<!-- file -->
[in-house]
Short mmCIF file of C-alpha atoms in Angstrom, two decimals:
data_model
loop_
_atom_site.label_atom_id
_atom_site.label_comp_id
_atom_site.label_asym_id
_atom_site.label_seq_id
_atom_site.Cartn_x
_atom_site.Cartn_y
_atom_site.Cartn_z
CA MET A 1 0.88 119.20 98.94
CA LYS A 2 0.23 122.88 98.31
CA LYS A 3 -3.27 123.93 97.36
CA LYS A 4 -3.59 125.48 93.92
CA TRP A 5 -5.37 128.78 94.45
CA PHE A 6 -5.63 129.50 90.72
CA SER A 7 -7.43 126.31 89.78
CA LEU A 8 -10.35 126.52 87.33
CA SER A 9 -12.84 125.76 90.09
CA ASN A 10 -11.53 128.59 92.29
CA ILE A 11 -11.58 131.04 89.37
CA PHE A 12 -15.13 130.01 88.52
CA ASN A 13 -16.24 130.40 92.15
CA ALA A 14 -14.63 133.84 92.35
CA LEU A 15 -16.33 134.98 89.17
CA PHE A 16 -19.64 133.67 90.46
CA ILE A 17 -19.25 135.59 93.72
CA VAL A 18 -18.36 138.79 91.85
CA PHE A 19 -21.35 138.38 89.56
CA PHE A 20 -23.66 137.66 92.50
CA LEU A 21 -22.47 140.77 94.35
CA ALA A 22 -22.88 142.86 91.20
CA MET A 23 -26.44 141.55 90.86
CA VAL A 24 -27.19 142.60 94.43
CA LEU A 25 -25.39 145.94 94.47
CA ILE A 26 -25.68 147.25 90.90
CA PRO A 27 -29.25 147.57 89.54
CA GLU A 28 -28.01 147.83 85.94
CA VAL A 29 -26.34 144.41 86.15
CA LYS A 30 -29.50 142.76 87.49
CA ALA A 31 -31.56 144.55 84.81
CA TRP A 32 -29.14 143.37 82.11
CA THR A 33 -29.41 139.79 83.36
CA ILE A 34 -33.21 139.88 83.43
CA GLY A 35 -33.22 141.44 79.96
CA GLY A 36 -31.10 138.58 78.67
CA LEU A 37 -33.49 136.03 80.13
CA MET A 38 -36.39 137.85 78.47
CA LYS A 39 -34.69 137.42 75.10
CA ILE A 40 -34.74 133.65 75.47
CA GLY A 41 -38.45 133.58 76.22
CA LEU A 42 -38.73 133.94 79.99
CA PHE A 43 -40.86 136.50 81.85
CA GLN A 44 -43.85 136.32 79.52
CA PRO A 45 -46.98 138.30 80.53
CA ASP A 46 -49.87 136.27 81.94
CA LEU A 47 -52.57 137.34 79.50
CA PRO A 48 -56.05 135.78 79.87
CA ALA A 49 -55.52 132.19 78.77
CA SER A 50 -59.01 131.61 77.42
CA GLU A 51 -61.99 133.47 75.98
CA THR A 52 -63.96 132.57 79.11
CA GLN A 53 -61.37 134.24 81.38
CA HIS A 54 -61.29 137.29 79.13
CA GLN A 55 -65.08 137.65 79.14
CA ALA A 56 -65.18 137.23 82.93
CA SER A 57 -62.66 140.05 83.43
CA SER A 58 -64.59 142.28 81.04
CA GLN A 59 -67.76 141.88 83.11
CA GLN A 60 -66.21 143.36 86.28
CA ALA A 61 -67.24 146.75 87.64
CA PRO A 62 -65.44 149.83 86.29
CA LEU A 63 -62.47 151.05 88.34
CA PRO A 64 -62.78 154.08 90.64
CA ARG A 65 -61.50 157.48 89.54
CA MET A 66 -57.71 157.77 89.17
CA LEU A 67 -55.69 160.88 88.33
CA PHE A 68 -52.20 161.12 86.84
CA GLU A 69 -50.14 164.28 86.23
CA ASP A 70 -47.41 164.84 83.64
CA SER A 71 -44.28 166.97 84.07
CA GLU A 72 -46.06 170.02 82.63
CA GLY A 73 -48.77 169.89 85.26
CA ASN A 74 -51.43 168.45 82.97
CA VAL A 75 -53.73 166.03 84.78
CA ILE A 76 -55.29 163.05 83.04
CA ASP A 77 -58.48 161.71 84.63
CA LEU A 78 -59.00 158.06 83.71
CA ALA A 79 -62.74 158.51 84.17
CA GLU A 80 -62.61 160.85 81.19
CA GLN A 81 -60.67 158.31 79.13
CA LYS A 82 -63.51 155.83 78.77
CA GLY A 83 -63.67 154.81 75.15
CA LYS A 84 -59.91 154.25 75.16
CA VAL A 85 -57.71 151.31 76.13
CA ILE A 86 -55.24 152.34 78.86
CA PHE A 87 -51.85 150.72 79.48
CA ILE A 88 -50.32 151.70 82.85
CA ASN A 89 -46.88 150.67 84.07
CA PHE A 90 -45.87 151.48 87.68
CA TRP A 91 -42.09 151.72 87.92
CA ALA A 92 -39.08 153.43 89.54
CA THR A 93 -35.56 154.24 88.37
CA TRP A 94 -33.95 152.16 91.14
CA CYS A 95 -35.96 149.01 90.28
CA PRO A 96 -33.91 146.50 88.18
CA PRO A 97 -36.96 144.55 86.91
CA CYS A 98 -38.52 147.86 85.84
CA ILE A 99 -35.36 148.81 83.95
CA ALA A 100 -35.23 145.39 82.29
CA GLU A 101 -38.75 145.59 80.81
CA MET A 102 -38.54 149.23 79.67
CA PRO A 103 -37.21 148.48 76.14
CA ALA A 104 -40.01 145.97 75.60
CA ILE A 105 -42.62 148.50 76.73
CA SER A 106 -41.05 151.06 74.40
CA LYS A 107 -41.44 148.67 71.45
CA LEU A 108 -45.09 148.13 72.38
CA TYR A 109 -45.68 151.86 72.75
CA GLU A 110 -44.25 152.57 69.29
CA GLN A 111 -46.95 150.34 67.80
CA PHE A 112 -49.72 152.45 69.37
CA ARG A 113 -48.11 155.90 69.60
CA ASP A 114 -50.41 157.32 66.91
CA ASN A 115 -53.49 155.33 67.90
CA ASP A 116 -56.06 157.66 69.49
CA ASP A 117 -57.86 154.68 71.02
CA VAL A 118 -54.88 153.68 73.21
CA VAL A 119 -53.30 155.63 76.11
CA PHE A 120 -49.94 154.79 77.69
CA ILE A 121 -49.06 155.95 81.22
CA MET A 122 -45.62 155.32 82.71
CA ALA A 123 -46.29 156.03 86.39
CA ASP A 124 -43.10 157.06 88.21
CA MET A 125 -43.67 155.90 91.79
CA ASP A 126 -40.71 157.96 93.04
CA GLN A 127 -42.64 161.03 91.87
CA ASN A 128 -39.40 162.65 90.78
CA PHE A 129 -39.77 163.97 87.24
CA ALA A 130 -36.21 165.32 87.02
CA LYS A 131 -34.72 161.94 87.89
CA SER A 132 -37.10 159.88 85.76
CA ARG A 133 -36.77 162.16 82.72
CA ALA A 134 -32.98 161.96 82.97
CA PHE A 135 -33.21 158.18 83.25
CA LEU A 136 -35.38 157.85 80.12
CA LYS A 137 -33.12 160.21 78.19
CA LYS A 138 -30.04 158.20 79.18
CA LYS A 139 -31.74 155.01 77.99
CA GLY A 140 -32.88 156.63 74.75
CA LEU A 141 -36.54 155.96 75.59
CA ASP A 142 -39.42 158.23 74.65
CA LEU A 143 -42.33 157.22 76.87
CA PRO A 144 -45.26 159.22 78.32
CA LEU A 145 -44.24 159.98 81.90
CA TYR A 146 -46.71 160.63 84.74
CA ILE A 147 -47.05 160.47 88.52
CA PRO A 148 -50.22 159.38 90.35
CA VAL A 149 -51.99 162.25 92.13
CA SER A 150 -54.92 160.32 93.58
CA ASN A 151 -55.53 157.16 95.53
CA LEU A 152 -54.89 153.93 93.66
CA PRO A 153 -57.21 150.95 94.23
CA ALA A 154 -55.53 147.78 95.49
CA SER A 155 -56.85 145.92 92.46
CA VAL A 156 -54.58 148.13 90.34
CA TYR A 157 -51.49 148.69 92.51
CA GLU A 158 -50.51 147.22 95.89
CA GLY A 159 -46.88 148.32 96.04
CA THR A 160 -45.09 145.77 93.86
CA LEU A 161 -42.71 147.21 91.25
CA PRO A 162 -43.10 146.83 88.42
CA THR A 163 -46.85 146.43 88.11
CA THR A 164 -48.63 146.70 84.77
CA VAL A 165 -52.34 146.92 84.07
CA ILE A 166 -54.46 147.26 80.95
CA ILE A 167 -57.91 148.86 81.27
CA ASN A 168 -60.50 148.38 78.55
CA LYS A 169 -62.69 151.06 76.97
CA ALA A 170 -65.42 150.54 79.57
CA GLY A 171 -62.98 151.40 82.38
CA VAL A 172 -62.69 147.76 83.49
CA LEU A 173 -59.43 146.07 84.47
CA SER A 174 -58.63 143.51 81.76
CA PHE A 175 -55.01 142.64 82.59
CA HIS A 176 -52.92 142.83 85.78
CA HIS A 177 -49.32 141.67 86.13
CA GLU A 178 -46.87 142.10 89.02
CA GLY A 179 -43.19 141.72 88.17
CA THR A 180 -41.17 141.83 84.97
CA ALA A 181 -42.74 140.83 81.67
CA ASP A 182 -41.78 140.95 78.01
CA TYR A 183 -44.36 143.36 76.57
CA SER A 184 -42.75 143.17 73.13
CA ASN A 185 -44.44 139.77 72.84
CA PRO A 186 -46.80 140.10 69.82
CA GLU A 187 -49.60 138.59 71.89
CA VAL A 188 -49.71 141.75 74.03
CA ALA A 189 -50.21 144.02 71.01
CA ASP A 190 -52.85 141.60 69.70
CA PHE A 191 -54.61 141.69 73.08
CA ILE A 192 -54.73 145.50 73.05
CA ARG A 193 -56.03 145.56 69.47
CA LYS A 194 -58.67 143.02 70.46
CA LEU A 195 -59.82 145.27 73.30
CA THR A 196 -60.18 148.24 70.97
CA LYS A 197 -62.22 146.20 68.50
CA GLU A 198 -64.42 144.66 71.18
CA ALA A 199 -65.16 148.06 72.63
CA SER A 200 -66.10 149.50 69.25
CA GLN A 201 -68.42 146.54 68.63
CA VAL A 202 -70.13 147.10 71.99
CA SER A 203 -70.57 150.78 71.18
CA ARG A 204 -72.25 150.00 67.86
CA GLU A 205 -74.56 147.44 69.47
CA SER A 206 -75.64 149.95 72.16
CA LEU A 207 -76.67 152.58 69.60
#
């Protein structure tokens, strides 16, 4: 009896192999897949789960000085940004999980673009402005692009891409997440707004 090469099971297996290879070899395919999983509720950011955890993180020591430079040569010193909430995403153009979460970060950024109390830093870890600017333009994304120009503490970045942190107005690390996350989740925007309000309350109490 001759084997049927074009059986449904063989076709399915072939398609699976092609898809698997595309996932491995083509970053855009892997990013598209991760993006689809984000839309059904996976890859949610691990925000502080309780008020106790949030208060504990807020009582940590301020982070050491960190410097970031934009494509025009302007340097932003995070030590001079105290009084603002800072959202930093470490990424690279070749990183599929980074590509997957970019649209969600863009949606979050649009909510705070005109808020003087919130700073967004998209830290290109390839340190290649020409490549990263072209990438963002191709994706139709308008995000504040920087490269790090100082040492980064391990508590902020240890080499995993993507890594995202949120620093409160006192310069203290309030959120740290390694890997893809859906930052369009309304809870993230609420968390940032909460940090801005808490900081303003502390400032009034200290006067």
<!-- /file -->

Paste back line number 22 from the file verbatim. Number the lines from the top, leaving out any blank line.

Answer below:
CA ILE A 11 -11.58 131.04 89.37